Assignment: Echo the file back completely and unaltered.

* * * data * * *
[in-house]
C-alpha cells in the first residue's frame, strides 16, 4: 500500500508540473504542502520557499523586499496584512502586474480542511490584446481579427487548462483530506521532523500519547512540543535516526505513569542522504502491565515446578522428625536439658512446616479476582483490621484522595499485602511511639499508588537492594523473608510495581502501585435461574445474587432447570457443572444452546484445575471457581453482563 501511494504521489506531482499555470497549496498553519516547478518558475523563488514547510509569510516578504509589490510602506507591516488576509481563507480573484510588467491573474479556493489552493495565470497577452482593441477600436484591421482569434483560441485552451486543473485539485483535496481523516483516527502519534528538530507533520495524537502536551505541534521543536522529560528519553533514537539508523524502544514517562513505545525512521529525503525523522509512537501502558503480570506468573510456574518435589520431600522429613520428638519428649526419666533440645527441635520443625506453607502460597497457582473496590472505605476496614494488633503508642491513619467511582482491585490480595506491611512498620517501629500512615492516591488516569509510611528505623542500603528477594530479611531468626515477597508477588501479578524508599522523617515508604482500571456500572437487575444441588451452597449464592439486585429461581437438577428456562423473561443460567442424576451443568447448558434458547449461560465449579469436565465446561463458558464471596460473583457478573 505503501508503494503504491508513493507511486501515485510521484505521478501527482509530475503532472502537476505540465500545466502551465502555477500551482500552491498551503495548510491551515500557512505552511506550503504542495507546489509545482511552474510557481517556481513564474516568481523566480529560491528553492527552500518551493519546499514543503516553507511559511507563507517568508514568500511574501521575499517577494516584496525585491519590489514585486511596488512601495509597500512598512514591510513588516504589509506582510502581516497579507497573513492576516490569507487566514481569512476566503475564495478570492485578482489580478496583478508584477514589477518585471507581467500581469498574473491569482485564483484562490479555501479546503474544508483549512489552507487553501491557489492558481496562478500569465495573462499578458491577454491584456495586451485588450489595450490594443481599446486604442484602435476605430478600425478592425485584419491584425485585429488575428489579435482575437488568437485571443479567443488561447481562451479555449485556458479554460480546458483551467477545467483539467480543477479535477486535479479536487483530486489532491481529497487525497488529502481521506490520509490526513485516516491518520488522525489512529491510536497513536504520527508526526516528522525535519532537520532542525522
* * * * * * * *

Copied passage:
[in-house]
C-alpha cells in the first residue's frame, strides 16, 4: 500500500508540473504542502520557499523586499496584512502586474480542511490584446481579427487548462483530506521532523500519547512540543535516526505513569542522504502491565515446578522428625536439658512446616479476582483490621484522595499485602511511639499508588537492594523473608510495581502501585435461574445474587432447570457443572444452546484445575471457581453482563 501511494504521489506531482499555470497549496498553519516547478518558475523563488514547510509569510516578504509589490510602506507591516488576509481563507480573484510588467491573474479556493489552493495565470497577452482593441477600436484591421482569434483560441485552451486543473485539485483535496481523516483516527502519534528538530507533520495524537502536551505541534521543536522529560528519553533514537539508523524502544514517562513505545525512521529525503525523522509512537501502558503480570506468573510456574518435589520431600522429613520428638519428649526419666533440645527441635520443625506453607502460597497457582473496590472505605476496614494488633503508642491513619467511582482491585490480595506491611512498620517501629500512615492516591488516569509510611528505623542500603528477594530479611531468626515477597508477588501479578524508599522523617515508604482500571456500572437487575444441588451452597449464592439486585429461581437438577428456562423473561443460567442424576451443568447448558434458547449461560465449579469436565465446561463458558464471596460473583457478573 505503501508503494503504491508513493507511486501515485510521484505521478501527482509530475503532472502537476505540465500545466502551465502555477500551482500552491498551503495548510491551515500557512505552511506550503504542495507546489509545482511552474510557481517556481513564474516568481523566480529560491528553492527552500518551493519546499514543503516553507511559511507563507517568508514568500511574501521575499517577494516584496525585491519590489514585486511596488512601495509597500512598512514591510513588516504589509506582510502581516497579507497573513492576516490569507487566514481569512476566503475564495478570492485578482489580478496583478508584477514589477518585471507581467500581469498574473491569482485564483484562490479555501479546503474544508483549512489552507487553501491557489492558481496562478500569465495573462499578458491577454491584456495586451485588450489595450490594443481599446486604442484602435476605430478600425478592425485584419491584425485585429488575428489579435482575437488568437485571443479567443488561447481562451479555449485556458479554460480546458483551467477545467483539467480543477479535477486535479479536487483530486489532491481529497487525497488529502481521506490520509490526513485516516491518520488522525489512529491510536497513536504520527508526526516528522525535519532537520532542525522